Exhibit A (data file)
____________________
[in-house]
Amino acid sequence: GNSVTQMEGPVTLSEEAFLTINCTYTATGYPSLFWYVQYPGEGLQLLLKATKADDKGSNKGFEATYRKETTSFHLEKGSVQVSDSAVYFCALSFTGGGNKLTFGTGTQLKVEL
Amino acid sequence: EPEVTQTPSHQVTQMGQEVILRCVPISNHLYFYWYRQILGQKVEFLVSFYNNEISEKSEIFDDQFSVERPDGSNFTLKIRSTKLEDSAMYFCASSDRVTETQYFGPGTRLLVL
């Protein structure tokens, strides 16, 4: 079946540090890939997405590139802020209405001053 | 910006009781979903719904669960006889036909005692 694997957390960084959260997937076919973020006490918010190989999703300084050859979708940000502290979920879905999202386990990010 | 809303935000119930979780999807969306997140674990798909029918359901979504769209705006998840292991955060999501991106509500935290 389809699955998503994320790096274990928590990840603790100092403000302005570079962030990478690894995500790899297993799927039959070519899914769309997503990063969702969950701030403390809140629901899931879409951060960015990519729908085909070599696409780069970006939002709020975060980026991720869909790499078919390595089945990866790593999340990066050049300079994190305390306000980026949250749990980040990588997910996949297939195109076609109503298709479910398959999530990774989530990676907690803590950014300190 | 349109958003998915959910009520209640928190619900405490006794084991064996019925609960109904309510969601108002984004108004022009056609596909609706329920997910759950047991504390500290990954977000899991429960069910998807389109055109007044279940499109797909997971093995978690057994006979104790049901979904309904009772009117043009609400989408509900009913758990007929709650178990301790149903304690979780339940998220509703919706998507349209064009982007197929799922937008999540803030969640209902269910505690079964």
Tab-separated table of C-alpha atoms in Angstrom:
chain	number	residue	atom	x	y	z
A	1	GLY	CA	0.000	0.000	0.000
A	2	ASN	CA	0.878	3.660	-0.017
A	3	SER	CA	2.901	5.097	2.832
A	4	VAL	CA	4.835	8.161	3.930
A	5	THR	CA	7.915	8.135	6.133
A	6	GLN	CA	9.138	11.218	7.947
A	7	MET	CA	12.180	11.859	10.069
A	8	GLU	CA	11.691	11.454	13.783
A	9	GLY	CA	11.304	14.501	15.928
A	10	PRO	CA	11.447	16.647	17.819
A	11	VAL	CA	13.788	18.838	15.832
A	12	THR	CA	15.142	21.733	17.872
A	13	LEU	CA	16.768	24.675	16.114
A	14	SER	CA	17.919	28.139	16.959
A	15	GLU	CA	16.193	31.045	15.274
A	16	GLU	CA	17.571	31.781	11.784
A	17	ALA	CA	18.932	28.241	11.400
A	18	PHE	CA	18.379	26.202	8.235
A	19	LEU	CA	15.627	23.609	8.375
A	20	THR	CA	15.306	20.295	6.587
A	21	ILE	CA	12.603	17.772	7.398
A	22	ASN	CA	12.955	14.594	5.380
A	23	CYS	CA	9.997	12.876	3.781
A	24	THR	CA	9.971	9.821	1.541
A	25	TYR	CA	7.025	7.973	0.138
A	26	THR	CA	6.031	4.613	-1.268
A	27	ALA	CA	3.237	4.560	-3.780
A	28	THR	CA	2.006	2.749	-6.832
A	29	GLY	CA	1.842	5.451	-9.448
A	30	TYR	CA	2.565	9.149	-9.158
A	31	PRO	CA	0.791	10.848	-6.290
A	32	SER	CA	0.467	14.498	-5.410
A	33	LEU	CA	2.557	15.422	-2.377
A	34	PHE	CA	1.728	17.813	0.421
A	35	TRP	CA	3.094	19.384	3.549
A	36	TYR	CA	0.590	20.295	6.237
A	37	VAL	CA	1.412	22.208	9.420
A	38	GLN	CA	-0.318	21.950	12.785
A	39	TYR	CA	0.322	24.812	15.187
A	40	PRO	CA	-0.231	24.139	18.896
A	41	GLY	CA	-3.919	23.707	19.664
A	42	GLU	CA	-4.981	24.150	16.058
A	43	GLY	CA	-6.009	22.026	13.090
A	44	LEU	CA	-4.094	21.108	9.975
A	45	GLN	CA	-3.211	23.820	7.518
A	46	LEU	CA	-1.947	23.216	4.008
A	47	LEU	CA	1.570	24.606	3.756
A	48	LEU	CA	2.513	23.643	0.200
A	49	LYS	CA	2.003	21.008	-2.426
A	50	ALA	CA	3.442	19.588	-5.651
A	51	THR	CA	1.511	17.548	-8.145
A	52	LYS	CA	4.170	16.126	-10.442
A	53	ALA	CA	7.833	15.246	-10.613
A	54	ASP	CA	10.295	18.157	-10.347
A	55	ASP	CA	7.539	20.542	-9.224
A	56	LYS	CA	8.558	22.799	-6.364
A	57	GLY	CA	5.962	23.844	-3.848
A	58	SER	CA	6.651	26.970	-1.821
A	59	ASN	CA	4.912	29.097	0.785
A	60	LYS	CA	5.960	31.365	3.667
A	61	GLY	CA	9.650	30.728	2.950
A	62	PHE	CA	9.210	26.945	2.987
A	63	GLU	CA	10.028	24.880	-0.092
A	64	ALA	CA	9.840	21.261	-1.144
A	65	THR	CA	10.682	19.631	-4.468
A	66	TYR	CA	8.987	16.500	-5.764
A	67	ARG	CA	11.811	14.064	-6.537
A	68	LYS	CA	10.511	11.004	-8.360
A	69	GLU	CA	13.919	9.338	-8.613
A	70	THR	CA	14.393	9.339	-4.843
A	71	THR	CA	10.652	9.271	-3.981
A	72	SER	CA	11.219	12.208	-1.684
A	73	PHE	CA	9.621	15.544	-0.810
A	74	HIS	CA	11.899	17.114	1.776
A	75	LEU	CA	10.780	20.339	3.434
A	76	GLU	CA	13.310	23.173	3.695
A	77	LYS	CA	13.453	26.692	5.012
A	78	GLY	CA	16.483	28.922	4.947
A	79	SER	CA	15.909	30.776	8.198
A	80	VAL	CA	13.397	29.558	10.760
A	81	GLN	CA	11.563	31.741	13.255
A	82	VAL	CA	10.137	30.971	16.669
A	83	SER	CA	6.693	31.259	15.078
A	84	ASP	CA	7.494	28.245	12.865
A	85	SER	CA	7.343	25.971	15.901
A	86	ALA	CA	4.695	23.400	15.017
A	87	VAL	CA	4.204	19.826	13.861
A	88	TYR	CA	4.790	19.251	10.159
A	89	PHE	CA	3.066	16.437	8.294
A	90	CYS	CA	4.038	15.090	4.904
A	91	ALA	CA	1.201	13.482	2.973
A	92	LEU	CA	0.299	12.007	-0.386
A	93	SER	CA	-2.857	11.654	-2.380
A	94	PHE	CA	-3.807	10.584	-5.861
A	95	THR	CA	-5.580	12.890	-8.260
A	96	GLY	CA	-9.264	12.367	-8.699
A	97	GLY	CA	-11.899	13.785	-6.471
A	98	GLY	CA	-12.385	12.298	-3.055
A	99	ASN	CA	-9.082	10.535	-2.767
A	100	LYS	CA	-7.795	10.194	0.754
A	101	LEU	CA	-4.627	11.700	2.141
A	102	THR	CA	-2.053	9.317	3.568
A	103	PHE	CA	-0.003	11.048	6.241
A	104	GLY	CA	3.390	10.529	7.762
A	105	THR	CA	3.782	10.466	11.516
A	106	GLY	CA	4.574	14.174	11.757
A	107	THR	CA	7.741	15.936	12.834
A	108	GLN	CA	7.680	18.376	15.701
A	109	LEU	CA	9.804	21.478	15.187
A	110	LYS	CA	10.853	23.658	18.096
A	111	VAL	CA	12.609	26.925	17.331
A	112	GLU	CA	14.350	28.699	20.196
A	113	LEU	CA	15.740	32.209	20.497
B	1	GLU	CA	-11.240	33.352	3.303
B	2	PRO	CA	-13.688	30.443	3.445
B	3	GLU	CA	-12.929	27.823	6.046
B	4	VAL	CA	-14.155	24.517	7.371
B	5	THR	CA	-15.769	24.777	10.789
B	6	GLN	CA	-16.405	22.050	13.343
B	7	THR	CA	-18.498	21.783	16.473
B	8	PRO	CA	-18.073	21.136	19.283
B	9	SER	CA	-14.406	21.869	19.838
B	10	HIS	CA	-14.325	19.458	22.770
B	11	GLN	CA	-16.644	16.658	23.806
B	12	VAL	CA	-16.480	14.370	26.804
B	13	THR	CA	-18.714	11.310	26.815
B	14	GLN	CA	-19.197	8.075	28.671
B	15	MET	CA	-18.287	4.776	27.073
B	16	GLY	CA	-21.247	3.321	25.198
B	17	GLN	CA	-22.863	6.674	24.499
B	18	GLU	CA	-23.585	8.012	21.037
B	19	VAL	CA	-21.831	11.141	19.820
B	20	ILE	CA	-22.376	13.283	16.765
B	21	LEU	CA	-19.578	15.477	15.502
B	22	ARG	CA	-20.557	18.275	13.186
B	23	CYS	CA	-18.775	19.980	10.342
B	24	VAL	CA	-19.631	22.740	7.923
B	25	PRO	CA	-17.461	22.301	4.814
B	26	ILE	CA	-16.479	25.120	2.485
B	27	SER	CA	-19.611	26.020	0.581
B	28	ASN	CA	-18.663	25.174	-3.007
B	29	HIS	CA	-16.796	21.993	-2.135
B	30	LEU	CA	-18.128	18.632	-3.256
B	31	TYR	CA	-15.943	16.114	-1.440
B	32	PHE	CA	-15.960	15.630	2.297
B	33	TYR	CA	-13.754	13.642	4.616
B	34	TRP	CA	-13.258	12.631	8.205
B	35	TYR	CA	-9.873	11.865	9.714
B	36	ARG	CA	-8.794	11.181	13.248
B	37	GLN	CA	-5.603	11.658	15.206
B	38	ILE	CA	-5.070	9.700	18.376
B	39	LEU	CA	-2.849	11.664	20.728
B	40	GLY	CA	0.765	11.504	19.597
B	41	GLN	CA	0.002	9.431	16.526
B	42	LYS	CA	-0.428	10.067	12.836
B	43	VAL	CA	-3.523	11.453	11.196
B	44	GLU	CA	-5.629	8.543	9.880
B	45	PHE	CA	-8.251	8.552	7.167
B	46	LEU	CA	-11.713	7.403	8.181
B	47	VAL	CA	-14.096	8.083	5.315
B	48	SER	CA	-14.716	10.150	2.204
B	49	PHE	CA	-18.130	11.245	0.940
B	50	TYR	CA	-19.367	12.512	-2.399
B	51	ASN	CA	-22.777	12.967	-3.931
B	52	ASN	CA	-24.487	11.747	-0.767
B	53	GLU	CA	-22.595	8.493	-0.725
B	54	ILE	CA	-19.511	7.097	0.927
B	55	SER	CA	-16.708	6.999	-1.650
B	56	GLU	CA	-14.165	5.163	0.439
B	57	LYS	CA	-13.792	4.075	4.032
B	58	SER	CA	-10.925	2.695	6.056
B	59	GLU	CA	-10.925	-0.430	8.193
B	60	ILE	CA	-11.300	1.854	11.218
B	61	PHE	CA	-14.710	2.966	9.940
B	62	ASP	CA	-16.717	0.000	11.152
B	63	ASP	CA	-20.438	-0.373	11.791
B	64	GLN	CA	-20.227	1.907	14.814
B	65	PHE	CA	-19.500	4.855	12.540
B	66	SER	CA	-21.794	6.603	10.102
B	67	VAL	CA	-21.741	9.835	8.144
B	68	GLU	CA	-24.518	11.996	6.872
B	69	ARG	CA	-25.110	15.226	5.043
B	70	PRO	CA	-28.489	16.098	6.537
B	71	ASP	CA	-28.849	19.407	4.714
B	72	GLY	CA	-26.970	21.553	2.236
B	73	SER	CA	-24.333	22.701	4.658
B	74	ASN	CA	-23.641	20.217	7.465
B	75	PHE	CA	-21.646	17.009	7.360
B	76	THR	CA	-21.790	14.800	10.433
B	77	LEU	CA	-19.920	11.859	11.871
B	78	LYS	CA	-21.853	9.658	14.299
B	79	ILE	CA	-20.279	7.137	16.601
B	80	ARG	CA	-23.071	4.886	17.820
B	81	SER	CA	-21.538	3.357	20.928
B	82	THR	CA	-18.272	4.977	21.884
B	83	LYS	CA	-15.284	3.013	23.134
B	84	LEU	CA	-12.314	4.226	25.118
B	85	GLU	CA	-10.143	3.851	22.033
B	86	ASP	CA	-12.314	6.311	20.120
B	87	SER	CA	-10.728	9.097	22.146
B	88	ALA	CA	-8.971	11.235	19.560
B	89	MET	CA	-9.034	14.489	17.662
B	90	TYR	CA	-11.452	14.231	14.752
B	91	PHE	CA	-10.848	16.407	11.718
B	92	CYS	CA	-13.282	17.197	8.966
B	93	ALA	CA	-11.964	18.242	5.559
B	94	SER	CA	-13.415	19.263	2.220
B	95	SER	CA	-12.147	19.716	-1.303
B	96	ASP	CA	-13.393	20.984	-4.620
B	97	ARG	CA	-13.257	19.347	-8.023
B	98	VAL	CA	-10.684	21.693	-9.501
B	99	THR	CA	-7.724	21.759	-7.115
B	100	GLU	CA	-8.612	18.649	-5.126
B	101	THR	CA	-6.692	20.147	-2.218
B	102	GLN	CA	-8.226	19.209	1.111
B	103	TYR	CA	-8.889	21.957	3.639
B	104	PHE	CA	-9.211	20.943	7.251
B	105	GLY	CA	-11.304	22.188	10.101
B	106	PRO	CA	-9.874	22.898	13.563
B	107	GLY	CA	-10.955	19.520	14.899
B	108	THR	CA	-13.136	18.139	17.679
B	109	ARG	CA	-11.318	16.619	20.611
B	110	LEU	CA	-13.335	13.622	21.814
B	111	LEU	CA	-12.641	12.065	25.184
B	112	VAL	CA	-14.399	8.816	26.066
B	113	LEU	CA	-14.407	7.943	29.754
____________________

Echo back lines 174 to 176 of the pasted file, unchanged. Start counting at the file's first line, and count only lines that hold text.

B	55	SER	CA	-16.708	6.999	-1.650
B	56	GLU	CA	-14.165	5.163	0.439
B	57	LYS	CA	-13.792	4.075	4.032